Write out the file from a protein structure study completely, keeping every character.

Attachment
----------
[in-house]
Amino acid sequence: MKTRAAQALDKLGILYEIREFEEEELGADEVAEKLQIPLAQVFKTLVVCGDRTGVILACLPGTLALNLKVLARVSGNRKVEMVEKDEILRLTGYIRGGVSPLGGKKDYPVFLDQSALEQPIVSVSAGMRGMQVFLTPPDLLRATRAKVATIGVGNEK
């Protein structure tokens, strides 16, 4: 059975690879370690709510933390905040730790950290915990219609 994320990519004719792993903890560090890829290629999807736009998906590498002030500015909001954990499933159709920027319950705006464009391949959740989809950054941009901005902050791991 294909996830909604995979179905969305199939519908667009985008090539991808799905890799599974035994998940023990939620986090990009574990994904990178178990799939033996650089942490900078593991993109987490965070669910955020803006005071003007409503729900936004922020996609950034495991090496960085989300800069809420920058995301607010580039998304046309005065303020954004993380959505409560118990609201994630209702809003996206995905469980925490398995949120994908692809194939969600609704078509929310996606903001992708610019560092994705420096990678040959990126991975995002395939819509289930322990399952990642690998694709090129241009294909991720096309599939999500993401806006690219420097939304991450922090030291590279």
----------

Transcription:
[in-house]
Amino acid sequence: MKTRAAQALDKLGILYEIREFEEEELGADEVAEKLQIPLAQVFKTLVVCGDRTGVILACLPGTLALNLKVLARVSGNRKVEMVEKDEILRLTGYIRGGVSPLGGKKDYPVFLDQSALEQPIVSVSAGMRGMQVFLTPPDLLRATRAKVATIGVGNEK
């Protein structure tokens, strides 16, 4: 059975690879370690709510933390905040730790950290915990219609 994320990519004719792993903890560090890829290629999807736009998906590498002030500015909001954990499933159709920027319950705006464009391949959740989809950054941009901005902050791991 294909996830909604995979179905969305199939519908667009985008090539991808799905890799599974035994998940023990939620986090990009574990994904990178178990799939033996650089942490900078593991993109987490965070669910955020803006005071003007409503729900936004922020996609950034495991090496960085989300800069809420920058995301607010580039998304046309005065303020954004993380959505409560118990609201994630209702809003996206995905469980925490398995949120994908692809194939969600609704078509929310996606903001992708610019560092994705420096990678040959990126991975995002395939819509289930322990399952990642690998694709090129241009294909991720096309599939999500993401806006690219420097939304991450922090030291590279």